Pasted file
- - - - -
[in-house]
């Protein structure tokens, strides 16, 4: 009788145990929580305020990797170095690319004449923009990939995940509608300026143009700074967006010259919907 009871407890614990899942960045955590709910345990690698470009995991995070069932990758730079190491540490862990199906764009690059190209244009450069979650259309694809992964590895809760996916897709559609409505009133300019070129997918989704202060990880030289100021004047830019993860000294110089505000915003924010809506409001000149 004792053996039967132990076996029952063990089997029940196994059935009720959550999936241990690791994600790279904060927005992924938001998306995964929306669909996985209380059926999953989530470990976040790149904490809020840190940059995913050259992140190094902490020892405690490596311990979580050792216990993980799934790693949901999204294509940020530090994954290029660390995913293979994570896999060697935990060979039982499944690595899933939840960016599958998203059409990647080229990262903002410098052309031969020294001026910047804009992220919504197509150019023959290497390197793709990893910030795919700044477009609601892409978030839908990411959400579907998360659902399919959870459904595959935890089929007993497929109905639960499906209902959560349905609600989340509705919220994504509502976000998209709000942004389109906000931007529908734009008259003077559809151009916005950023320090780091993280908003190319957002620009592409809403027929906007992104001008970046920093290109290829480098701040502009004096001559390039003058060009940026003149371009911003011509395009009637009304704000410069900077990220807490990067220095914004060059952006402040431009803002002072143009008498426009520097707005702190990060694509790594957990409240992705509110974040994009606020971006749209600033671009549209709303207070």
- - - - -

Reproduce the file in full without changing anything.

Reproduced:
[in-house]
């Protein structure tokens, strides 16, 4: 009788145990929580305020990797170095690319004449923009990939995940509608300026143009700074967006010259919907 009871407890614990899942960045955590709910345990690698470009995991995070069932990758730079190491540490862990199906764009690059190209244009450069979650259309694809992964590895809760996916897709559609409505009133300019070129997918989704202060990880030289100021004047830019993860000294110089505000915003924010809506409001000149 004792053996039967132990076996029952063990089997029940196994059935009720959550999936241990690791994600790279904060927005992924938001998306995964929306669909996985209380059926999953989530470990976040790149904490809020840190940059995913050259992140190094902490020892405690490596311990979580050792216990993980799934790693949901999204294509940020530090994954290029660390995913293979994570896999060697935990060979039982499944690595899933939840960016599958998203059409990647080229990262903002410098052309031969020294001026910047804009992220919504197509150019023959290497390197793709990893910030795919700044477009609601892409978030839908990411959400579907998360659902399919959870459904595959935890089929007993497929109905639960499906209902959560349905609600989340509705919220994504509502976000998209709000942004389109906000931007529908734009008259003077559809151009916005950023320090780091993280908003190319957002620009592409809403027929906007992104001008970046920093290109290829480098701040502009004096001559390039003058060009940026003149371009911003011509395009009637009304704000410069900077990220807490990067220095914004060059952006402040431009803002002072143009008498426009520097707005702190990060694509790594957990409240992705509110974040994009606020971006749209600033671009549209709303207070």